Today we’re talking to printmaker Michelle Hughes, whose lively multicolor landscape prints are based on the real-life locations she finds on her journeys around Yorkshire and beyond.
Michelle left the fashion industry behind nearly half a decade ago, and slowly settled into becoming a printmaker over the years. Today she teaches linocut classes from her gorgeous workshop overlooking the British countryside.
Tell us about yourself. What do you make?
I’m a printmaker and designer. My inspiration focuses on landscapes and nature.
I enjoy walking and cycling as a way to explore and capture the essence of a place. I use photography to document my journeys and provide reference back in the studio.
Much of my work depicts the Yorkshire landscape and Yorkshire coast, including the Yorkshire Dales and North York Moors.
I create linocut prints using the multi-block method. The designs are hand-carved into lino blocks, one for each colour to be printed. I ink up each block with oil-based inks, then I use an etching press to hand-print each of the editions.
Tell us about your workshop
My studio is near Holgate Windmill in York. I converted my garage 3 and a half years ago, turning it from a cold, dark space to a light-filled inspiring studio.
It’s nestled in my garden, which is full of birds. It’s also where I teach linocut workshops for small groups.
How long have you been doing your craft? Who taught you or where did you learn?
I trained in fashion design and then worked as a surface pattern, fashion, and homeware designer for leading high street retailers.
I first tried a small linocut at a craft fair about 6 years ago. After taking redundancy 4 and a half years ago I had time to explore it further.
I’ve always loved making things with my hands and loved the craft of printmaking. I developed my style and taught myself further markmaking techniques and how to create multi coloured prints.
I probably learnt the hard way but then isn’t that when you learn the most!
I can draw parallels to many of the previous skills I’ve used, such as working with colour and pattern cutting for clothing. Since I mainly use a multi block linocut technique, where each colour is carved into a separate lino block, every piece requires a lot of thought and planning.
Any advice for beginners to your craft?
Play and enjoy the process. It’s much more about the enjoyment of making something with your hands, than the end result. I get completely absorbed in carving lino.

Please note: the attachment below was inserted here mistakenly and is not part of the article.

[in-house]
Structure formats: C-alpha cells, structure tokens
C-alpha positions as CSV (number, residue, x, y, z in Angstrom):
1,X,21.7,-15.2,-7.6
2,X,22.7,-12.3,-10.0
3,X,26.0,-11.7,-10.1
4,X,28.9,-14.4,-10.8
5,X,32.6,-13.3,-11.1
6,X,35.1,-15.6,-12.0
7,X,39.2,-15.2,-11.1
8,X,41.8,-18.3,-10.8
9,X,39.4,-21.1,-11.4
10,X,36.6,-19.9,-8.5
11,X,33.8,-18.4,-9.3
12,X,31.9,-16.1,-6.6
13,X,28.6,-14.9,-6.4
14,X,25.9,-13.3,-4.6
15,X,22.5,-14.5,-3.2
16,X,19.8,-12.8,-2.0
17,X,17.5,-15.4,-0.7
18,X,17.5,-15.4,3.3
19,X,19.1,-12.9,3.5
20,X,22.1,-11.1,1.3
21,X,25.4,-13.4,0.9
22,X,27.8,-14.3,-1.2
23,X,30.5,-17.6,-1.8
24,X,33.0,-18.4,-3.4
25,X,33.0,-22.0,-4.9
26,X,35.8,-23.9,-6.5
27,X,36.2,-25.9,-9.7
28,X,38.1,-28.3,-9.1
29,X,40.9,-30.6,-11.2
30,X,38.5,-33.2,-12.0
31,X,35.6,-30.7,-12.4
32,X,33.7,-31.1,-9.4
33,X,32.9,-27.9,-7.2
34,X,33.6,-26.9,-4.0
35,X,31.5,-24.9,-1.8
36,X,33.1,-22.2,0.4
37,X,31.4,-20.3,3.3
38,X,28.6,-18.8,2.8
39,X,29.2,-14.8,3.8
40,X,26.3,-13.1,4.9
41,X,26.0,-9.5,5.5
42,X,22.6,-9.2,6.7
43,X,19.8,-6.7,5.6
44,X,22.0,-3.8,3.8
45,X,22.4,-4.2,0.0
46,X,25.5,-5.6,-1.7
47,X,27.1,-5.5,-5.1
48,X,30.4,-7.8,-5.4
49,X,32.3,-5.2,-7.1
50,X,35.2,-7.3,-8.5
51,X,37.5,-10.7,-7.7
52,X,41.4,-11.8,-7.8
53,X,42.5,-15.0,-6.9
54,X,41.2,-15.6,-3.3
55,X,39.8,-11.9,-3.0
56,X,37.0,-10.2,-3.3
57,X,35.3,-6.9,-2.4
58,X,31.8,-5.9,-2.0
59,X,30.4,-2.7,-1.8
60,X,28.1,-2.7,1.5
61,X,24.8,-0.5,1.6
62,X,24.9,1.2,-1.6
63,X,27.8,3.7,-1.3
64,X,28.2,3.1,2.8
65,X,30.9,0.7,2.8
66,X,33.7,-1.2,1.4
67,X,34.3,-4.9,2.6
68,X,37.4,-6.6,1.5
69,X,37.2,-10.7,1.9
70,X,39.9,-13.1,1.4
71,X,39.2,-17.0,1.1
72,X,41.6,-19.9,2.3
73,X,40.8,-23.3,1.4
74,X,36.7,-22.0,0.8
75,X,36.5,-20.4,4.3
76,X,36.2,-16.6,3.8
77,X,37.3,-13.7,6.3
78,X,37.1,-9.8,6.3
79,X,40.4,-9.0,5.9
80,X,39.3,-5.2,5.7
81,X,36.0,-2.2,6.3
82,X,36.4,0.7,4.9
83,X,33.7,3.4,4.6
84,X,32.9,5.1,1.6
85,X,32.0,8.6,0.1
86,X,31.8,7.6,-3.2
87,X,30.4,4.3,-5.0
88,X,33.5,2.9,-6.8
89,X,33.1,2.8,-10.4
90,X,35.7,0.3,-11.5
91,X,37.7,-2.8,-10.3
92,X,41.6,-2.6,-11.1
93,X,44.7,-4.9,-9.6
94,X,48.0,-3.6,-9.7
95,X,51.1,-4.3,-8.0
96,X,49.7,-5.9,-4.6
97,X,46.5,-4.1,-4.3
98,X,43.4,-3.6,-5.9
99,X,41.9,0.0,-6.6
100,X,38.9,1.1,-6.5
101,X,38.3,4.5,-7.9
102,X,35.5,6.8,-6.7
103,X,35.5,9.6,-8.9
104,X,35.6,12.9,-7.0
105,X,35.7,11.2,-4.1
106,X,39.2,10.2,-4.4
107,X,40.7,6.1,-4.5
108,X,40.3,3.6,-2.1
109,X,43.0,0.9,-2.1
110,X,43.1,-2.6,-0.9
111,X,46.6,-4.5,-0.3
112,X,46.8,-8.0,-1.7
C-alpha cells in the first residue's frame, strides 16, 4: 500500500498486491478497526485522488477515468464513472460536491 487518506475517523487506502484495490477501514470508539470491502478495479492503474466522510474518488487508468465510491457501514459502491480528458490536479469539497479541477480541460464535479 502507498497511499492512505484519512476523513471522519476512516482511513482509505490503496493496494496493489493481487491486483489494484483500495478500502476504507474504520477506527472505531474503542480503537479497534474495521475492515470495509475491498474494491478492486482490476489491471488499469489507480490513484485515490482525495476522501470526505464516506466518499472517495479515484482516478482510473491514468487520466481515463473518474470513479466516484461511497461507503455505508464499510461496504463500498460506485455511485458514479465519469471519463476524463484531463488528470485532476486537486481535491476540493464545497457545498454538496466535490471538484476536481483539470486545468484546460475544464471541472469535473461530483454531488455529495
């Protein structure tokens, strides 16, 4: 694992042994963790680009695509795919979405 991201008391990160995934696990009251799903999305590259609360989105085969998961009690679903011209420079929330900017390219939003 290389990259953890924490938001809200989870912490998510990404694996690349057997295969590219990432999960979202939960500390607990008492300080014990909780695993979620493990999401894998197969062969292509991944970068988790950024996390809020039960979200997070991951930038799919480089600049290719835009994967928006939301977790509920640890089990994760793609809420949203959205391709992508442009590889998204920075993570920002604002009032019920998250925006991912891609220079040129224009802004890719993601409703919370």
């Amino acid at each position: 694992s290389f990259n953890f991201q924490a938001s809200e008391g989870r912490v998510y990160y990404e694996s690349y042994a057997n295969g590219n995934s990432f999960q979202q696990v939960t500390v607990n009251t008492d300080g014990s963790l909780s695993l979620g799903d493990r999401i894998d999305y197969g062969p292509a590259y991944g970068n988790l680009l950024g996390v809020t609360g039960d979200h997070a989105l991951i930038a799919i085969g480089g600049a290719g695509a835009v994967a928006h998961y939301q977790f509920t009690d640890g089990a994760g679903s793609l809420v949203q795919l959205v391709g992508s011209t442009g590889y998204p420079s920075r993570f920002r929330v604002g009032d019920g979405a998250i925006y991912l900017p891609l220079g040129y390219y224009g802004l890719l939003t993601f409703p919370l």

I’ve always made my Christmas cards for friends and family. Linocut is a great way to try out your skills and get feedback on your designs. Who doesn’t love a handmade card!
Start by creating a simple one colour print. Practice different markmaking techniques to grow your skills. It’s helpful to look at other people’s work to understand things like how they have created light and tones.
I think making mistakes is the best way to learn. I certainly did and still do!
Who/what inspires you? Any shoutouts to fellow makers?
I’ve always been inspired by artists of the 30’s, 40’s and 50’s. I love the watercolour landscapes of Eric Ravilious, Edward Bawden’s linocut prints and vintage travel posters.
My linocut prints take their inspiration from British landscapes. In my spare time I go walking and cycling and I’ve always got my camera with me to capture inspiration.
My head is always whirring as to how I could reimagine the landscape in lino. I’m looking for interesting shapes, lines, and features. I love the individual characteristics of trees too.
Anything else you’d like to share?
When I went self-employed, I didn’t intend to become a printmaker. I started out as a graphic designer. I joined a local group, York Printmakers, and got involved in their first group exhibition. Things snowballed from there!
Being part of a local creative community is very important when you work for yourself. I take part in York Open Studios too and have made many friends through that too.
Now the majority of what I do is linked to my linocut print, whether that’s original prints, workshops, or sometimes creating logos and branding.
When the pandemic started my world turned upside down. My workshops have been put on hold and all this years events and exhibitions postponed or now online.
My lockdown silver lining has been having the time to make an online linocut course. Something I’ve been meaning to do but not had the time. It’s been a great success so far and means I’ve been able to share my skills across the world!